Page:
Well if you call this a 'rational and balanced' approach then you need to look up rational and balanced again. When a perticular religion actively encourages its followers to look other religions as the embodiment of evil and propagates hatred towards other then how can we even begin to apply our 'Christian' values towards them?? Shouldn't we respond just as they would- with hate and extreem violence ??
Do you seriously believe that if the muslim world and the christian worlds were to be switched then they would show us the same leniance that we show towards them?? They would cage every single non muslim and treat them as animals if they could, they can do it to women of the same religion why not to people of other religionS?
BTW are the saudi's not part of the "human World" and don't human rights apply in muslim nations, the only saving grace for the entire muslim world is that by some strange fate they are sitting on the largest oil reserves in the world. Imagine what their standing would be if they had no oilk? It would be just like Afganistan- savages!
Here are the rights these people have violated, it would be better to look at their violations that to ask America to treat them better!
UN report
Amnesty Int.
lantos.house.gov...
www.multied.com...#uscrf



posted on Apr, 27 2005 @ 10:23 AM
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Well actually we have, The American Revolution was inspired by the French revolution to a large extent.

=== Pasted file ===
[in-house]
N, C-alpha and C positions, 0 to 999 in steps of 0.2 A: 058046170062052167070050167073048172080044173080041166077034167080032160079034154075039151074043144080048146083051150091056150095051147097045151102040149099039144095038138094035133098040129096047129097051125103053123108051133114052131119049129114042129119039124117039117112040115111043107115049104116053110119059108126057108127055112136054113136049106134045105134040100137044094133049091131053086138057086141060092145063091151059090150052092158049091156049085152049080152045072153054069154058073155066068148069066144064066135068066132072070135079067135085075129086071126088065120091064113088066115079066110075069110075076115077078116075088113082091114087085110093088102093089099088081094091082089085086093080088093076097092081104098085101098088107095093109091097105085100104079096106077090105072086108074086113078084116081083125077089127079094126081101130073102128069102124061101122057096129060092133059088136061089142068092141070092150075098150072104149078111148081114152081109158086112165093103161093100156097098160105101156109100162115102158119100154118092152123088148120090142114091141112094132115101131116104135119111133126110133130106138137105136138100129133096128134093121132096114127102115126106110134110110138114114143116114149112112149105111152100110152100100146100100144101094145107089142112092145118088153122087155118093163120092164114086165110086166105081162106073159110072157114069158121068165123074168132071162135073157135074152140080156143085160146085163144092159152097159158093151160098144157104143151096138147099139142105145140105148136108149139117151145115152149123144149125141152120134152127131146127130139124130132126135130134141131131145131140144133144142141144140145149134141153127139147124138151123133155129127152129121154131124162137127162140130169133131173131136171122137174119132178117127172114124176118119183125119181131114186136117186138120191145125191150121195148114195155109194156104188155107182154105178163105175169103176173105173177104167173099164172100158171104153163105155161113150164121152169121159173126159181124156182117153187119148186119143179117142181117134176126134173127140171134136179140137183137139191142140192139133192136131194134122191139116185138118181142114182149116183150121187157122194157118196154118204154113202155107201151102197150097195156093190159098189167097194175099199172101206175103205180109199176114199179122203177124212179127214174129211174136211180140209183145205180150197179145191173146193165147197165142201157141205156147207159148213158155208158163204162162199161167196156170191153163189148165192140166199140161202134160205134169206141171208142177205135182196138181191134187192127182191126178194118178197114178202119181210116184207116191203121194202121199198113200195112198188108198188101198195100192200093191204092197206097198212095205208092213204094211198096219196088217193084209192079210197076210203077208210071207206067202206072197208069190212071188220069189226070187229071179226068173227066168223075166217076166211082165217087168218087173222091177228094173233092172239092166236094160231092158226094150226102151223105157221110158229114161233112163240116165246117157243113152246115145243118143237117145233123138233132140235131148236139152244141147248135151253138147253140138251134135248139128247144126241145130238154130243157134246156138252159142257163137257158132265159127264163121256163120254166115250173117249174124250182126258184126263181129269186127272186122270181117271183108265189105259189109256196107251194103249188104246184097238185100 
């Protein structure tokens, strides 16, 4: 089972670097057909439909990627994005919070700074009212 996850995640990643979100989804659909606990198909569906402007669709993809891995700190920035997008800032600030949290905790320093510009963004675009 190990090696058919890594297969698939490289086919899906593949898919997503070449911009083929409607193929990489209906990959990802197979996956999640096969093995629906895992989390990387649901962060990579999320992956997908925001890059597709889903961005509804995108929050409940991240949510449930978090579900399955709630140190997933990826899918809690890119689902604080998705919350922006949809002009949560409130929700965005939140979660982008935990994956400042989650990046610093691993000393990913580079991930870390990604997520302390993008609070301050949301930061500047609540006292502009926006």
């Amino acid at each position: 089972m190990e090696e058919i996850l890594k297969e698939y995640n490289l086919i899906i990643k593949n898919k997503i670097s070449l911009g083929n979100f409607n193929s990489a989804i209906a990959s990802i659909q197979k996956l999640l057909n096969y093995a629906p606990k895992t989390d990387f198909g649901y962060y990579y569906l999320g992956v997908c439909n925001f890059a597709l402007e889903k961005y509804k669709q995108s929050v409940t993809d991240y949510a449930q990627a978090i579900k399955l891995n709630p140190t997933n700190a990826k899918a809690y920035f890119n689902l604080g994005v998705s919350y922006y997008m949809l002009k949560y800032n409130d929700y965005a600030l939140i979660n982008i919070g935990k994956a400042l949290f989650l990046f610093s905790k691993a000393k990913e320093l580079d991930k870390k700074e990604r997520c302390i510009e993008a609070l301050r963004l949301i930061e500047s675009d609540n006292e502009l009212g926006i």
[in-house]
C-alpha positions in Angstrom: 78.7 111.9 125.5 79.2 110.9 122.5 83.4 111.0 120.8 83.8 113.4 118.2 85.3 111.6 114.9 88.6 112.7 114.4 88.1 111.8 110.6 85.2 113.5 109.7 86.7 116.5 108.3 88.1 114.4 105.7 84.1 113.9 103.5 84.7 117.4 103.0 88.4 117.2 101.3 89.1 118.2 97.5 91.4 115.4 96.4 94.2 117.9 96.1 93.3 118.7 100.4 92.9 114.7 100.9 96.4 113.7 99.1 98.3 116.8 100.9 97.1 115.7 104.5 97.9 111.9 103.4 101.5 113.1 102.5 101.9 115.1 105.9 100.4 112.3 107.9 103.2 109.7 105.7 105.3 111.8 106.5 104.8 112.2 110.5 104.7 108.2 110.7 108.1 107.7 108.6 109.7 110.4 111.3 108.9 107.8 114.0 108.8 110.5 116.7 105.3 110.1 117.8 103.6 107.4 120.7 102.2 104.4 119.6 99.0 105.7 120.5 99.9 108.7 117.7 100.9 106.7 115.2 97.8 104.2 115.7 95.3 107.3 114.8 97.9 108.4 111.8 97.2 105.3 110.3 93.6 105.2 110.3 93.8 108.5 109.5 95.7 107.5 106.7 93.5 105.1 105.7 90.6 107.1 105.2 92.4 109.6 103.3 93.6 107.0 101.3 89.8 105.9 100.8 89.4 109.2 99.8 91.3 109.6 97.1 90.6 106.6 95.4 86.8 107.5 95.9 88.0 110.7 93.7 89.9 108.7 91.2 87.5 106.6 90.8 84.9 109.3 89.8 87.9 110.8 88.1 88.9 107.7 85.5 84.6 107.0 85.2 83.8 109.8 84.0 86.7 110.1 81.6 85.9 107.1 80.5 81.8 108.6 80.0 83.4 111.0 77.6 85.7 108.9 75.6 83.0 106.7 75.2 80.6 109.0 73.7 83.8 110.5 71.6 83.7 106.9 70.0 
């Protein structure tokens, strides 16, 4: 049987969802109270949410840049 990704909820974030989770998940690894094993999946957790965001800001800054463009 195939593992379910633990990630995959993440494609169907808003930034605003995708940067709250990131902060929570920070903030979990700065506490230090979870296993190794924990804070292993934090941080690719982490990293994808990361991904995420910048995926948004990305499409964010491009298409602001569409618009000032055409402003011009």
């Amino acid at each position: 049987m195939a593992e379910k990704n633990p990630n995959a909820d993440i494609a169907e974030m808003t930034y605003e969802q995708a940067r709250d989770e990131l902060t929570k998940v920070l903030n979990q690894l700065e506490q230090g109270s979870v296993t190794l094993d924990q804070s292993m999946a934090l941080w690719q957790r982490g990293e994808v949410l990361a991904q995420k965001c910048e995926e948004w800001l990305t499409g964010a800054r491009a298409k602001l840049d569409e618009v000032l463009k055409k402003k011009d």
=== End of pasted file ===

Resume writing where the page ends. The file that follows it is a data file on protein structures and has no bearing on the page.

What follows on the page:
How could the American revolution be inspired by the French revolution when the American revolution ended something like 6 years before the French started theirs.



posted on Apr, 27 2005 @ 10:36 AM
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Syntaxer
It wouldn't be the first time we've supported a repressive regime to either A.) extract natural resources, or B.) take strategic advantage over another superpower. Columbia springs to mind. There are definitely others, in Europe, S. and Central America, and SE Asia. This is not the place to get into an in depth discussion, but I think I speak unopposed when I say America, in the name of liberty, freedom, and justice, has supported, financed, protected, and advanced the interests of a tyrannical nation state more than once. In fact, we do it so often, and with such disregard for common human decency, we've become infamous for it.

Other nations do it also (to neuter the common rebuttal).

The problem as I see it: most people in America aren't smart enough, or compassionate enough, to realize all the 'values' laden speech for the hogwash it is. The rest are split evenly between the other three camps, indifferent, outraged, and desirous (of their 300$ check come tax-time).

I'm almost sure Saudi Arabia suffers from the same problems. They are an oppressive regime that operates in identical fashion to all other oppressive regimes. They use lies, half-truths, religious fear mongering, and terrorism to get what they want and maintain their stranglehold. They're in good company with American politicians it seems.

Those two walking hand in hand..'merely' kindred spirits, or soulmates?




posted on Apr, 27 2005 @ 10:38 AM
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The Middle East is a highly volatile area when it comes to religion. As three opposing religions - Judaism, Christianity and Islam - originated from that region, there has long been a lot of hostility between them. People will fight and kill for their religious convictions, this is nothing new. As a predominantly Muslim country the majority of Saudi's will be opposed or prejudiced in some way towards Christians and Jews, just as people all over the world are intolerant of those who do not share their beliefs.